I remember when I first discovered porn. Fascinated by this world of unleashed sexual expression, I couldn’t get enough of it. I thought I’d outgrow my porn habit over time. But I never did. I didn’t know it then, but porn had become an addiction. I didn’t realize how much watching porn manipulated my mind, warping my sexuality, numbing my feelings, and impacting my relationships with women.
Have you ever noticed how violent our language is? Even when we aren’t even talking about anything inherently violent itself? You’ve probably also noticed that that’s a lot of sexual violence. This language might seem unimportant or coincidental, but our language shapes the way we see our world. So how can every one of us work to stop using language derived from sexual violation?
Generational violence is a huge normalizing factor, and challenging a youth’s parents, or at least their teachings, can be very difficult for some kids. Do I think we need to back off? No. Do I think we need to dumb it down? No. Do we need to acknowledge that violence is a foundational part of the lives of many young people? Absolutely. So how can you be a translator?
What is sexual objectification, and why is it a big deal? In this video, sex educator and kick-ass feminist Laci Green gives an (albeit very brief) overview of our culture’s sexual objectification problem and how it contributes to serious problems like gender and sexual inequality in every sphere of life — as well as perpetuating rape culture. Spread the word that we all deserve to own (and be the subjects of) our sexuality.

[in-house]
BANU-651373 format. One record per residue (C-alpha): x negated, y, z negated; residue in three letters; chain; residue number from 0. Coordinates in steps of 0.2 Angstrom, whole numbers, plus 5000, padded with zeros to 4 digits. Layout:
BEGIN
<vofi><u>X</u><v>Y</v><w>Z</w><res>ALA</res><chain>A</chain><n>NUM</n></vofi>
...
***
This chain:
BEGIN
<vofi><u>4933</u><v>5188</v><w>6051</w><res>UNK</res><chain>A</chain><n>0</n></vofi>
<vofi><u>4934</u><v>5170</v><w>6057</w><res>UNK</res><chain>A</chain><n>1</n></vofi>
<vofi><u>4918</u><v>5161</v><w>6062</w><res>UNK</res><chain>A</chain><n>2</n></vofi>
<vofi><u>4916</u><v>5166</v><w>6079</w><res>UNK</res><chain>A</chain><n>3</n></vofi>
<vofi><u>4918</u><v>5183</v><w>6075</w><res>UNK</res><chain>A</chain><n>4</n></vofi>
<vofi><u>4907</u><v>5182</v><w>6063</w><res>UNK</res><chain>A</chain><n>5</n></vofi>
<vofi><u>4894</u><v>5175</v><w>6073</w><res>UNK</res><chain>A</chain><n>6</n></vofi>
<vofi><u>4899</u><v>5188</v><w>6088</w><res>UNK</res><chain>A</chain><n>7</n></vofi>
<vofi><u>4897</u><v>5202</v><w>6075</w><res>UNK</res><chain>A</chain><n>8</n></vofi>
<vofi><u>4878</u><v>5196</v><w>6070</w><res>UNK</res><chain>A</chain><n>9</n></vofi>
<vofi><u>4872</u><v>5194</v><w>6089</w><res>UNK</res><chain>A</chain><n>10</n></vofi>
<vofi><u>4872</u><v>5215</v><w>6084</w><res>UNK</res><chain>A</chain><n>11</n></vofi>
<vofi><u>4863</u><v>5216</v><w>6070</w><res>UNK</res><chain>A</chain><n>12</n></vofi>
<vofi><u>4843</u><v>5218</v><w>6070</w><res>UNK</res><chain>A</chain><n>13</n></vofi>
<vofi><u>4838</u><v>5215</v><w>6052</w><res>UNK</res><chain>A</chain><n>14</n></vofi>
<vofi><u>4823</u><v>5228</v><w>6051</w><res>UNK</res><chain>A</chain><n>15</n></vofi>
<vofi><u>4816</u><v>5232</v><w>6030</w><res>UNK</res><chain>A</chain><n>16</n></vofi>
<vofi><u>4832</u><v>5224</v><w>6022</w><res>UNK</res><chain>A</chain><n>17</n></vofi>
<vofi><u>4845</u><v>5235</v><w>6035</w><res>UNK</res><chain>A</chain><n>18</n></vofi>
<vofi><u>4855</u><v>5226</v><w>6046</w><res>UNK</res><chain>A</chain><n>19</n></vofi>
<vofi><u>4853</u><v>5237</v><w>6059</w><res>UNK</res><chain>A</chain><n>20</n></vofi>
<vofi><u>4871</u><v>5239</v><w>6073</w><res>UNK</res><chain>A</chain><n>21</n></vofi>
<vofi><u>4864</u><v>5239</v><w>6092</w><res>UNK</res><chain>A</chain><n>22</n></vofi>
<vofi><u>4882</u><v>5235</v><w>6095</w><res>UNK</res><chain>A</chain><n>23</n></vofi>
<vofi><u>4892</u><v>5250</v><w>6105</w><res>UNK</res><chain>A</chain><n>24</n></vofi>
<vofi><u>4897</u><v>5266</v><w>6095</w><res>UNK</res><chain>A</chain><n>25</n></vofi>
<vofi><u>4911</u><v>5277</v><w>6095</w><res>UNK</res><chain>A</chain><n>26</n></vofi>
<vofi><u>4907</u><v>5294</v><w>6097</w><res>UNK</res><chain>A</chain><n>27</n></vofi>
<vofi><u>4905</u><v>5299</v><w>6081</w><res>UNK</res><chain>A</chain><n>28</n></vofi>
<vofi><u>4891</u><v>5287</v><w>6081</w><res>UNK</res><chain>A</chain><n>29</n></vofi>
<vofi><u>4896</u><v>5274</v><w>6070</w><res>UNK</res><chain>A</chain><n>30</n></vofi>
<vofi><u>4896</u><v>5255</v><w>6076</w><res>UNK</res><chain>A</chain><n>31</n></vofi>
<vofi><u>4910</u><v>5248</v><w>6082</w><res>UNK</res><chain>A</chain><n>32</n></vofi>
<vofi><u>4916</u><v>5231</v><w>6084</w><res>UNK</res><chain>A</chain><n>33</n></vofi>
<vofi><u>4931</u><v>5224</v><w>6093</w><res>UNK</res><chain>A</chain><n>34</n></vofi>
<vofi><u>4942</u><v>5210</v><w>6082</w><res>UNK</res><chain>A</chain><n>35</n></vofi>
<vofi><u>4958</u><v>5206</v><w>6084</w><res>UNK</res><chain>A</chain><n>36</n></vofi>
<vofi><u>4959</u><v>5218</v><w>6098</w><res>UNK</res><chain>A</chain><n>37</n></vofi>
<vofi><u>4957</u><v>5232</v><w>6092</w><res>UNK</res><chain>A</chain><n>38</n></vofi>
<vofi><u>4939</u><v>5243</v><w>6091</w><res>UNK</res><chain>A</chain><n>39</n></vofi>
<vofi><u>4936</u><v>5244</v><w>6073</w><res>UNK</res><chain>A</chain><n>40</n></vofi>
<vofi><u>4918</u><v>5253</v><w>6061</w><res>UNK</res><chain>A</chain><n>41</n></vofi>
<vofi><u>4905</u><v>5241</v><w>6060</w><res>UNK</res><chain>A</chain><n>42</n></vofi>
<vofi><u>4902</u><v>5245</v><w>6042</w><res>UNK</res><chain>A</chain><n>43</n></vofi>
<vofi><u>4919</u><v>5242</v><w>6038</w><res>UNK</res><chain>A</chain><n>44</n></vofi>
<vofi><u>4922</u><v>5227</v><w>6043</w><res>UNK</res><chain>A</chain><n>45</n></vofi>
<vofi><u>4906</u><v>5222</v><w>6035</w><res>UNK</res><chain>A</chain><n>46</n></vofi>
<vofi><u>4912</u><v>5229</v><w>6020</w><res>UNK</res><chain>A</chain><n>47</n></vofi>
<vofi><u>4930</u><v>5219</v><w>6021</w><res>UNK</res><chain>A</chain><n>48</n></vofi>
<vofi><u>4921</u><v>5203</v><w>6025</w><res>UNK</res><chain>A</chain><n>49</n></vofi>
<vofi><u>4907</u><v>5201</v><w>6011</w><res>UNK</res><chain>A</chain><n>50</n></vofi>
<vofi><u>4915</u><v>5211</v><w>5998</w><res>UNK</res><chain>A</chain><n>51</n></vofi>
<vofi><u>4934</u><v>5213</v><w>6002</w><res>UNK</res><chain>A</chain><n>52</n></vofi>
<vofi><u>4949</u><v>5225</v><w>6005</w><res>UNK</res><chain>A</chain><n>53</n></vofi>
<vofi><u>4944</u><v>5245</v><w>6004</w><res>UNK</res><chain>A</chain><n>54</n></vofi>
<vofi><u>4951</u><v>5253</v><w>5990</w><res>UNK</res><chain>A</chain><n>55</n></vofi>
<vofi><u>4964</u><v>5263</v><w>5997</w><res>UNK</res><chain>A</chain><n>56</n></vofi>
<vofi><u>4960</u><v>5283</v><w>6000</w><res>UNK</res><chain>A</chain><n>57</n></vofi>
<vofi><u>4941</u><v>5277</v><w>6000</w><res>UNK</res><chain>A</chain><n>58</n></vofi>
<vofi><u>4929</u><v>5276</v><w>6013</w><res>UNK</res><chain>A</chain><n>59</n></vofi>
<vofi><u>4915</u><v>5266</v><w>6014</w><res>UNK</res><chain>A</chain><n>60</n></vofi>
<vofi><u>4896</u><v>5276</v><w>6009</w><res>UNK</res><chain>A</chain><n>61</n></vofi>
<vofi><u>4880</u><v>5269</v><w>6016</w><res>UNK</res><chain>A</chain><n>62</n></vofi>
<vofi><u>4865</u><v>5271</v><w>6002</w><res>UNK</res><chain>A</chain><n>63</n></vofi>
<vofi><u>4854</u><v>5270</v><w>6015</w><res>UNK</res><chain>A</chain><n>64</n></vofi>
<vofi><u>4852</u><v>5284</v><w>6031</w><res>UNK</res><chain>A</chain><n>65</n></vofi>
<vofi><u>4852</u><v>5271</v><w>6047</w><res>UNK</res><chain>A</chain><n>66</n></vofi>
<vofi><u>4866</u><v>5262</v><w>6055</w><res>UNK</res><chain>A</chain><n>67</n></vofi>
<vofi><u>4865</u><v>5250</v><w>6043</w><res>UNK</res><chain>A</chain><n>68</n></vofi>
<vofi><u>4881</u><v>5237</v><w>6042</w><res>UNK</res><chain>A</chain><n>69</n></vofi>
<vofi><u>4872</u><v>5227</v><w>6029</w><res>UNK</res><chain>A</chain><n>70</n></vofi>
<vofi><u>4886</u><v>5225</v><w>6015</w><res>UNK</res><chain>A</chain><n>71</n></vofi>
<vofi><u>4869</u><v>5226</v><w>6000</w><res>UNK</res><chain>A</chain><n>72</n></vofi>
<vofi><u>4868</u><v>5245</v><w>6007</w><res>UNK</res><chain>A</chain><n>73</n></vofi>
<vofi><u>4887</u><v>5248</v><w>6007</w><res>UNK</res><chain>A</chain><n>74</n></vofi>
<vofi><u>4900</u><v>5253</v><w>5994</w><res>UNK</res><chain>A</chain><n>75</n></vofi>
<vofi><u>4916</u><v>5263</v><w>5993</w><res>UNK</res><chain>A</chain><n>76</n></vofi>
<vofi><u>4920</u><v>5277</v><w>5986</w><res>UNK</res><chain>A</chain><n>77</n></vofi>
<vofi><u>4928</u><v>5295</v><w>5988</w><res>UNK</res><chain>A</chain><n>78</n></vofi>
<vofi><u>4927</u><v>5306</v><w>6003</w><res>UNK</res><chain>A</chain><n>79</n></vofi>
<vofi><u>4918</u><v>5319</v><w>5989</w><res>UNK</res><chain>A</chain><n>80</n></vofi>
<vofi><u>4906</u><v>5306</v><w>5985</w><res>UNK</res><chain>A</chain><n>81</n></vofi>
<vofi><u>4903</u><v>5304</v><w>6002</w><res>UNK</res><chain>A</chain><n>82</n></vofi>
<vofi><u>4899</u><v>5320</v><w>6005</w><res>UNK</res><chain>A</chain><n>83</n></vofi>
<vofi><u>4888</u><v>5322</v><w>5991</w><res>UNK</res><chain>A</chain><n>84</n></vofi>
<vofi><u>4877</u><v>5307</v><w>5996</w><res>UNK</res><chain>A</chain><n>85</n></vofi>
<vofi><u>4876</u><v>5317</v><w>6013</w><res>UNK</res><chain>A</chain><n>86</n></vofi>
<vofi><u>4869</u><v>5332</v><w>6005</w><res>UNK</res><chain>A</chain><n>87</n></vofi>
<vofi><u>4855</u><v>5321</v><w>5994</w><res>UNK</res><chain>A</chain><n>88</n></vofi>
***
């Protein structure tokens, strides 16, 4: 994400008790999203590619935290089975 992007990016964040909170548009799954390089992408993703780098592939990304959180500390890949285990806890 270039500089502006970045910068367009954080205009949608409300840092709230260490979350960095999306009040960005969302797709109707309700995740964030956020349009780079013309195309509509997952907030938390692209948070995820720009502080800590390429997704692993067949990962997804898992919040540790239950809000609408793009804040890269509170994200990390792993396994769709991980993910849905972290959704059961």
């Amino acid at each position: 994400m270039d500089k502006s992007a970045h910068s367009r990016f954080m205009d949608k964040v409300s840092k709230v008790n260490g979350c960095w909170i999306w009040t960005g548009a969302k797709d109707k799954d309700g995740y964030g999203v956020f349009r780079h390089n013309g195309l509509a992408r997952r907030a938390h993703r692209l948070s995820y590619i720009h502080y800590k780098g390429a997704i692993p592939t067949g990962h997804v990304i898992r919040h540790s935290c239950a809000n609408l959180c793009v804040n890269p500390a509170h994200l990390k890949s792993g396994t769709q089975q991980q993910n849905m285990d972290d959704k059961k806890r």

Our media is saturated with images that sexually objectify women. The explanation for this phenomenon? “Sex sells.” But is it really sex that these ads are implying? Caroline Heldman doesn’t think so. Check out her TED Talk about the overwhelming sexual objectification of women in our media, and how something a lot more sinister than sex appeal is at work.
(Trigger Warning) Talking to your kid about sexual abuse probably seems worse than even talking about sex. But given the statistics, your child is much more likely to be molested than to be hit by a car when crossing the street. Here’s how you can reduce your child’s vulnerability to sexual abuse and increase the chances they’ll tell you after something happens.
If you’re a parent of a school-aged child, it’s likely that you’ve been affected by bullying. With approximately 30% of students reporting being bullied and far more being peripherally affected or even traumatized by bullying, it’s a weighing concern on parents’ minds. That’s why I wanted to offer a quick read for parents who are concerned about it.
From a young age, boys are bombarded with images of the traditional model of masculinity as being strong, ready to fight, sexually entitled, and emotionless except for anger. And while many men aren’t violent, many fear being called “gay” or “girly” if they deviate from that norm too much. Here’s some ways to help your son develop his own sense of healthy masculinity.
Transmisogyny is a word that many people don’t know about or understand. In short, it is the confluence of transphobia and misogyny – the negative attitudes, expressed through cultural hate, individual and state violence, and discrimination directed toward trans* women and trans* people on the feminine end of the gender spectrum. And its eradication must be at the forefront of our fight.
( Trigger Warning) Domestic violence, dating violence, relationship violence — it’s not something we like or know how to talk about. Or perhaps more accurately, it’s not something we know how to talk about, especially when it’s happening to someone we love. But it’s important we learn how to talk about it in ways that actually help them, which is far more difficult than you may think.